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DavidG

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  1. thank you for the follow up, it is much easier to read now.
  2. Reading the site on mobile devices I see the name of special contributors is very difficult to read, dark blue on black. It is something we definitely can live with, just thought I mention it. best, David
  3. Hi Robert, the line you are referring is called a martingale, which counters the upwards pull of the stays, with the help of the dolphin striker, which is a device to increase the angle of the rope to amplify the downward pull. You took me over by your progress as I haven't rigged this lined yet. To be honest, I don't know what would be the current arrangement for the Diana, but a little research shows several options. Petersson shows it is belayed besides the foot of the bowsprit after leading it through a block below the stay collars. While I try to follow this resource, for me it seems impractical given the different proportions of the Diana (and probably the shown example is a later period due to the double arrangement). A well documented build of the Occre Diana exist in a Russian forum (here). On photo 13 the builder tied off the lines on the big timberhead just besides the cathead (if I see well). It seems to be a viable option. The rigging manual of the Caldercraft Victory (available here) instructs, the martingale tied to the knighthead, similar to what the Russian builder did. Another reference might be the Artesania Latina Surprise, with the manual available here. On page 67 the, line seems to be tied to an eye in the hull below the rails. I hope this helps. best, David
  4. rigging the shrouds before stays is the normal practice. If it is done otherwise, the loop of stays around the topmasts gets below the shrouds which would be incorrect, as they have to be over them. I found it is not practical to finally tension the lines until a much later stage. The braces will pull the shrouds after you rig them, and have to adjust anyway. Also note, the Occre rigging plan show the stays tied off on the middle of the masts. In practice, the lines were belayed on the deck or the mas top as below, if you choose to to complicate your life further
  5. congrats to your fleet. Very nice progress through the line of builds on different difficulty levels. Looking to the list of your future builds, you may want to have a look on Dusek's take on Le Cerf. That one seems to be a more modern design of the same subject.
  6. nice work, that's certainly a difficult bend. you may consider styrene strip for such difficult parts, especially if the model is painted as yours. another option is the "flexible beech" sold by Cornwall in several dimensions. That's a chemically treated wooden strip, and you can tie knots on them even dry, but after soaking can be formed to any shape, which is well retained when dried again.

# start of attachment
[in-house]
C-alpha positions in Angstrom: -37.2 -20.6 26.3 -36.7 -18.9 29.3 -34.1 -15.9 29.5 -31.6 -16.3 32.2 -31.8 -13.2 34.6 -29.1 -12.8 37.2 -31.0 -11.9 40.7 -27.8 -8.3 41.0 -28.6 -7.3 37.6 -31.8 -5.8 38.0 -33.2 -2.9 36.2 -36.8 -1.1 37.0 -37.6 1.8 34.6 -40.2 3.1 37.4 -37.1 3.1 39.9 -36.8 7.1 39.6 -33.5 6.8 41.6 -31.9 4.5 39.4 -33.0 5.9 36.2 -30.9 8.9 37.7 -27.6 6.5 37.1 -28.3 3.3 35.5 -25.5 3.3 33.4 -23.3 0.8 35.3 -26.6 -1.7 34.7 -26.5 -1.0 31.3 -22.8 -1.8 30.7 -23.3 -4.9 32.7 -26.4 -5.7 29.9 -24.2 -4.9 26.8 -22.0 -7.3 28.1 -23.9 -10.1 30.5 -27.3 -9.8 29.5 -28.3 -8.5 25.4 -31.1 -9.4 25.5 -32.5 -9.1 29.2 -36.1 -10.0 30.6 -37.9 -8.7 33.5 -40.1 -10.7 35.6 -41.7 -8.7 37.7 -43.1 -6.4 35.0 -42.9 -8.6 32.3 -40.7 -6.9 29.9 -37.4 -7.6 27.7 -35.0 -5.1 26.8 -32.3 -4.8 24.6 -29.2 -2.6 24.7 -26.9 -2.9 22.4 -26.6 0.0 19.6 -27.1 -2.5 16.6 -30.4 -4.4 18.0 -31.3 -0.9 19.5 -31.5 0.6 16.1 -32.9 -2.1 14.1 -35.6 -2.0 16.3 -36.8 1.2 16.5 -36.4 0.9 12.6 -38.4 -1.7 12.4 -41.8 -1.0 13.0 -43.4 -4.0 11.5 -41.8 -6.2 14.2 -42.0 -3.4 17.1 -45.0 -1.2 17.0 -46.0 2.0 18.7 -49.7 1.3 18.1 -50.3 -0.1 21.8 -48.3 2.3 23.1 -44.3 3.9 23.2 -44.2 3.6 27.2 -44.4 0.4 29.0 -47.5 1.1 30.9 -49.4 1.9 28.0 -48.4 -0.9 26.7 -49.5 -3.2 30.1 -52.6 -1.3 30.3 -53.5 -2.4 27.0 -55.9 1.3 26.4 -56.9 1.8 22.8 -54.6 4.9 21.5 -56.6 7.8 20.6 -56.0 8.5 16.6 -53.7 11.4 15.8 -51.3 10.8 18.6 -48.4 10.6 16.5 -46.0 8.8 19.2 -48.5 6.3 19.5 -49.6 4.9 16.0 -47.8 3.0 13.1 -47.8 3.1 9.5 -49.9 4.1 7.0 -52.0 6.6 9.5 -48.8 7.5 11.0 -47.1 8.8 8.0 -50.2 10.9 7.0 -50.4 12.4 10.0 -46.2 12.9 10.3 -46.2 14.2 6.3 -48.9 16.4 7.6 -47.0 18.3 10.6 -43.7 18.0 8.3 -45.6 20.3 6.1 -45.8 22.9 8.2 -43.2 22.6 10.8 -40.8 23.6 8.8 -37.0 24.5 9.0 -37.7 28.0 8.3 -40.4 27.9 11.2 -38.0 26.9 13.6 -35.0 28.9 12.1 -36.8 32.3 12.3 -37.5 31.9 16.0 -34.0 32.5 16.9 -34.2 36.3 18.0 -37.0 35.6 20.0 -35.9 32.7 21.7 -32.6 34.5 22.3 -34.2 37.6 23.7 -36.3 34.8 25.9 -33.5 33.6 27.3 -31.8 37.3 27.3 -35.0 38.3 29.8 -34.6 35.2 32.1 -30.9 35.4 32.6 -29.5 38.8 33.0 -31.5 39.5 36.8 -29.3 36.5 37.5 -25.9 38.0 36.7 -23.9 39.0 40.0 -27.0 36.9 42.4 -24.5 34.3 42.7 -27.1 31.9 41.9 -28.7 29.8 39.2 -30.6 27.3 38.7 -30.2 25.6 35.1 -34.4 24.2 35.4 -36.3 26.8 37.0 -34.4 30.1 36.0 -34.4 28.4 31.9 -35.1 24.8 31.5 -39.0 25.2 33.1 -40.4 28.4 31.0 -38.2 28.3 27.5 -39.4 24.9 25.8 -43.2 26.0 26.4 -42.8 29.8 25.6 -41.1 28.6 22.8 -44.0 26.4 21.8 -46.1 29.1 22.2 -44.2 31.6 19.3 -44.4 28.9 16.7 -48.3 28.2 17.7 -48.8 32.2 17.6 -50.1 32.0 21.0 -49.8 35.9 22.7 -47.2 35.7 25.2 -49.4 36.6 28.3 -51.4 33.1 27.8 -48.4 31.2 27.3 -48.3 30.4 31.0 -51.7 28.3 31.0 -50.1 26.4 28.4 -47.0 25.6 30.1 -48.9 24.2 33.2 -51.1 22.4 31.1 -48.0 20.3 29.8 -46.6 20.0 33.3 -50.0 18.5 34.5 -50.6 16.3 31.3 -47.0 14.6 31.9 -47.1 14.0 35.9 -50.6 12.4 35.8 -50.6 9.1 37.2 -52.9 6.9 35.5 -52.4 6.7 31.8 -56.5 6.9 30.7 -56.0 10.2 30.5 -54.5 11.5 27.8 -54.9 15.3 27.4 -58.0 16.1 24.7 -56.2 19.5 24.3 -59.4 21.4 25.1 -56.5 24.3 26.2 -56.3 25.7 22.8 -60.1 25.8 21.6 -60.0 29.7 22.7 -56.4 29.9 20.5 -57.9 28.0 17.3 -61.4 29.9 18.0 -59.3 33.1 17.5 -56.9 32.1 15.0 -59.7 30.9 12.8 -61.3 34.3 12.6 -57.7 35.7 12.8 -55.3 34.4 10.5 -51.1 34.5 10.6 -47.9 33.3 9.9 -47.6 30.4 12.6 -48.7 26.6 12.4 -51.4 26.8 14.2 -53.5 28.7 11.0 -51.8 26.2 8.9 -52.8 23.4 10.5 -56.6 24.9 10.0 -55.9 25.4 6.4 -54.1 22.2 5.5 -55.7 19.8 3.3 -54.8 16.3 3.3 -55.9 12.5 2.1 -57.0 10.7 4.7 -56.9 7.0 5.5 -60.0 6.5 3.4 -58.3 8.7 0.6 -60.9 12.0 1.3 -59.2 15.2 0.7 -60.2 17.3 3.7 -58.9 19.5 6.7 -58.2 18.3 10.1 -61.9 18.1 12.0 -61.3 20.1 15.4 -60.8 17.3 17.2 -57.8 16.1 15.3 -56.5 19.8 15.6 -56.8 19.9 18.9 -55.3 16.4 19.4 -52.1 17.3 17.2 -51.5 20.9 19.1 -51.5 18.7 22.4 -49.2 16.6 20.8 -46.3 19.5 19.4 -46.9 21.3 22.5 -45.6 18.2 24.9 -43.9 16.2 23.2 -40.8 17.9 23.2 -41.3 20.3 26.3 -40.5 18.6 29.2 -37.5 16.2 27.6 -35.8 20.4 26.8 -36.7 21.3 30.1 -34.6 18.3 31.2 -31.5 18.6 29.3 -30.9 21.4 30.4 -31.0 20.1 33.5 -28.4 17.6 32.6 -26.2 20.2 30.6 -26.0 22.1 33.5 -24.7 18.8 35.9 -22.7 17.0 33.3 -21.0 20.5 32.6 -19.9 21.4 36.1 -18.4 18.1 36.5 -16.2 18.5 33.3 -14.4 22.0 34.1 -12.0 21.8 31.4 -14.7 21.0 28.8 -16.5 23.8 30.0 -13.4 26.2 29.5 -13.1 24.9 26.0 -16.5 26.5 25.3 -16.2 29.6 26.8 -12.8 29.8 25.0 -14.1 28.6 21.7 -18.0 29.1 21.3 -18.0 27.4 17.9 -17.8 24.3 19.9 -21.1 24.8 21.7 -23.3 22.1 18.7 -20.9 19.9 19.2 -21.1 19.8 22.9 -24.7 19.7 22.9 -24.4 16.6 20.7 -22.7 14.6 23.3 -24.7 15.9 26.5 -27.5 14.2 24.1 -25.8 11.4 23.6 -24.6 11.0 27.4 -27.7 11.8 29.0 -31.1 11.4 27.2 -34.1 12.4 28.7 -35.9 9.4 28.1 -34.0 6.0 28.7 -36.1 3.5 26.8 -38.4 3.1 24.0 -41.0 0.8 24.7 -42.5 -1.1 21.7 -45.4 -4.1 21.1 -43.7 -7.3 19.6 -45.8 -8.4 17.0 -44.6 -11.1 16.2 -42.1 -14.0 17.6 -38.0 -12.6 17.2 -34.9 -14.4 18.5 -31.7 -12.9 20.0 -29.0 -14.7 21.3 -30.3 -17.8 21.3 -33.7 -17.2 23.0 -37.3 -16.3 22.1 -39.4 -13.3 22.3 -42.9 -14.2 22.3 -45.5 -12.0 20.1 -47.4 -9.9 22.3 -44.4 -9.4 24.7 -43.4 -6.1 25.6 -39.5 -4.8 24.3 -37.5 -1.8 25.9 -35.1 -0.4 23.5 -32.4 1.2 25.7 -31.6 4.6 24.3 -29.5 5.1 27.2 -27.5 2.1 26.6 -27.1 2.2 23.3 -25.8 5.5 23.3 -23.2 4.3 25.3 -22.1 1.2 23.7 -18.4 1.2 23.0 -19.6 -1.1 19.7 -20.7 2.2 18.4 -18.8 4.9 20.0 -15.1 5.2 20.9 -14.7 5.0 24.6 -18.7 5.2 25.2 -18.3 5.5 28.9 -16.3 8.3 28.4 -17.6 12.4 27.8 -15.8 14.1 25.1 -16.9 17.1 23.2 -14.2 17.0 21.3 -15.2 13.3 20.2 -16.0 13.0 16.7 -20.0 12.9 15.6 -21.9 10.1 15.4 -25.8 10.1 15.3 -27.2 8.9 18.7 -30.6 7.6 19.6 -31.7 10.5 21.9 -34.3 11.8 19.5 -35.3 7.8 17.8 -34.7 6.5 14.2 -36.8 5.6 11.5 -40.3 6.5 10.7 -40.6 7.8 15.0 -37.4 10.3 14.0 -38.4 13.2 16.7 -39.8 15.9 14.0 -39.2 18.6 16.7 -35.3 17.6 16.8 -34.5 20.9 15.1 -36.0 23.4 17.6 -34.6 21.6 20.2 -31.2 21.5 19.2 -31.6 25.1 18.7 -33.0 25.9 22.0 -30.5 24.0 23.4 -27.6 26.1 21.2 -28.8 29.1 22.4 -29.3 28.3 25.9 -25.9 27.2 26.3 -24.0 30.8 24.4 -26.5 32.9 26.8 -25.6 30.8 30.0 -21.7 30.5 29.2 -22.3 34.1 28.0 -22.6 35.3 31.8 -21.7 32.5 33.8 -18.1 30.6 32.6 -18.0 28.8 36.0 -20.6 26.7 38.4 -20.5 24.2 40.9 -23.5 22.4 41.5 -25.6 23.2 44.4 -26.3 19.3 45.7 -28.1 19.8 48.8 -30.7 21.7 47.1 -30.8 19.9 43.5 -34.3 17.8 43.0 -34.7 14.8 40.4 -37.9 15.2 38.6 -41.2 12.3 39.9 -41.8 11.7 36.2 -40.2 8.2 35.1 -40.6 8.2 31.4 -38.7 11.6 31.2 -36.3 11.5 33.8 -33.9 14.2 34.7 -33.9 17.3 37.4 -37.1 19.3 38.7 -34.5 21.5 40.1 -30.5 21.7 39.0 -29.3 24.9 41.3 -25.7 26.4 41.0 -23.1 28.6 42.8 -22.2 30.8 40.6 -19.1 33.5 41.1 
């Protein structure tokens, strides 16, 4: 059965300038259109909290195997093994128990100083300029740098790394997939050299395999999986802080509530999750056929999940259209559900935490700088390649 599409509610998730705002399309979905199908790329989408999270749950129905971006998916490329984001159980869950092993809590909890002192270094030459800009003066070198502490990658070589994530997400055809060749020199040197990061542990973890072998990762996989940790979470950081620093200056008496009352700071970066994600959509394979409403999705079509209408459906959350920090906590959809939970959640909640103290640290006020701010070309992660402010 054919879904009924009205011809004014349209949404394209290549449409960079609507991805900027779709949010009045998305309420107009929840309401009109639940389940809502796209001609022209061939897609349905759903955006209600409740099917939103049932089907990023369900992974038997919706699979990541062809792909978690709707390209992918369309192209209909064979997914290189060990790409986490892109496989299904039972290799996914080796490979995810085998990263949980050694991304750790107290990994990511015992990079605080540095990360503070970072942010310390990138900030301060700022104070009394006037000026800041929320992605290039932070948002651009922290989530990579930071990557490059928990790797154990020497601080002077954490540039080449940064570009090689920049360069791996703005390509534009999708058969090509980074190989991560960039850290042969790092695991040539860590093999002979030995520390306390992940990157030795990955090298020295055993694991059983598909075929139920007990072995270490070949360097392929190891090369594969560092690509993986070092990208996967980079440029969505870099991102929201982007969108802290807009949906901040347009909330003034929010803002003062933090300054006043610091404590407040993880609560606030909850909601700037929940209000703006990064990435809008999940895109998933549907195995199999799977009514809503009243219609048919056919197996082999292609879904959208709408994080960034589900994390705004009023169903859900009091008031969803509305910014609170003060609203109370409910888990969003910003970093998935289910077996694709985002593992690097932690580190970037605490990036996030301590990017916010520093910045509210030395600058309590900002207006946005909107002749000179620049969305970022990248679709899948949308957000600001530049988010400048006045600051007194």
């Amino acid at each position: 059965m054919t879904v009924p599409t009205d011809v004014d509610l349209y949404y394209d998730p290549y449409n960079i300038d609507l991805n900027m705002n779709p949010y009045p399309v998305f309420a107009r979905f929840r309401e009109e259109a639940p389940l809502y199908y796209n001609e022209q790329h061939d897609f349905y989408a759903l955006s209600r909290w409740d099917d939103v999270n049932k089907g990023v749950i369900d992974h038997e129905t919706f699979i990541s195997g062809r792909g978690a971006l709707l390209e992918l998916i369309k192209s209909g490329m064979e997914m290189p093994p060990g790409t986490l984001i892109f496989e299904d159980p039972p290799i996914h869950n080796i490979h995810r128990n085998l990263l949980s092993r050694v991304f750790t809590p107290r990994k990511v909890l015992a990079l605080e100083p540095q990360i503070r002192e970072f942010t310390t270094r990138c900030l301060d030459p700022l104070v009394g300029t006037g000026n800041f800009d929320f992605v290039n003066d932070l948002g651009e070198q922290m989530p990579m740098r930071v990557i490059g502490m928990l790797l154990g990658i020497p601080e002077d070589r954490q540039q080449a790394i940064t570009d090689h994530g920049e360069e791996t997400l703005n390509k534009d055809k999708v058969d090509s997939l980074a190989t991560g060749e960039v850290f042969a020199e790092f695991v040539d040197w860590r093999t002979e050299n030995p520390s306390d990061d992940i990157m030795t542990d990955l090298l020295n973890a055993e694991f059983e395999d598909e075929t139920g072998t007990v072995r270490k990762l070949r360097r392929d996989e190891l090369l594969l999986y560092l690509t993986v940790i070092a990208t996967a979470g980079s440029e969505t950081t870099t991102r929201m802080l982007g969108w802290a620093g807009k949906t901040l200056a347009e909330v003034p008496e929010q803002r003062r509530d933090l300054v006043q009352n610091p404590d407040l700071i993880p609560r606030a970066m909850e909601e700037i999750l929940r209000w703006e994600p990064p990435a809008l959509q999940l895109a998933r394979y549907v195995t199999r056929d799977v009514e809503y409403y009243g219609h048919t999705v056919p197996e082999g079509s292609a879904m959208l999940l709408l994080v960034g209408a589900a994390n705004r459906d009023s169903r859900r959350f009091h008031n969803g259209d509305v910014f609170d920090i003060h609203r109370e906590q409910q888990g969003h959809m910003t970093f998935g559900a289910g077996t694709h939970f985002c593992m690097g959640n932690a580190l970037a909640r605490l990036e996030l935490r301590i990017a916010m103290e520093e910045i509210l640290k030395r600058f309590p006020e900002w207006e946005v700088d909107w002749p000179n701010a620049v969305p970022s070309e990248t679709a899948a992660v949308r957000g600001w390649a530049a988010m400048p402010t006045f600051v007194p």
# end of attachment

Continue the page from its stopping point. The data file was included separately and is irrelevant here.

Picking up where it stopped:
7. part 198 is the sling, which holds the yard as a security measure. the loop is the bottom part of the sling (actually holding a thimble), which is clearly visible in the the front view. My build log have a picture of the sling in post 38. Be sure, you install them before the topmasts are glued into place. the blocks on the mast cap must be for the lifts, they are lines to lower/raise the yards. What makes me wonder, these blocks should be under the mast cap, and forward of the position shown. The lifts must clear the shrouds in front of them, and I see the proposed alignment would cross the shrouds between the ratlines.
  8. A year ago I had a plan to finish the model in 2020, which goal certainly wasn't met. Now it's time to make another public commitment, to finish it this year, 14 years after I started At least, I was able to install the topgallants and finish all standing rigging, also made the yards for the mizzen mast. The lines are not tied off, I'm sure they need adjustment later, especially when rigging the braces. Below is a picture of the current state, with standing rigging done:
  9. very nice planking, Andrey. If you set up your build log, all members can follow your progress and you can get advice on building.
  10. Hi Andrei, welcome to MSW and thanks for looking into my log. I'm happy to discuss your Diana build. The best way is to set up a build log of your own, simply by clicking the "Start new topic" button in the build log section. selecting the "choose files" option below your post, will allow you to upload pictures, which you can insert to your post with the "+" sign:
  11. Hi Peter, the thicker, lime strips are used for first planking. After you are done with that, and gave it a thorough sanding, you plank the hull a second time with the thin strips. Looking to the pictures of your boat, the dark one is used on the lower hull and the lighter on the upper parts. This is very typical for Occre kits, many of their kits use this color scheme (like the Trinidad, Diana, Montanes, etc).
  12. there are several ways to do this, software like Adobe Illustrator can certainly do that. Much depends on the quality of your image, and probably you will have to adjust it manually after the conversion. I think Adobe provides a trial period, which might be just fine for your needs. But if you make a search to "jpg to vector" you find several videos on youtube and other solutions, like vectormagic.com and similar.
  13. I came across this video on youtube recently, showing the finished model. I think not posted here before:
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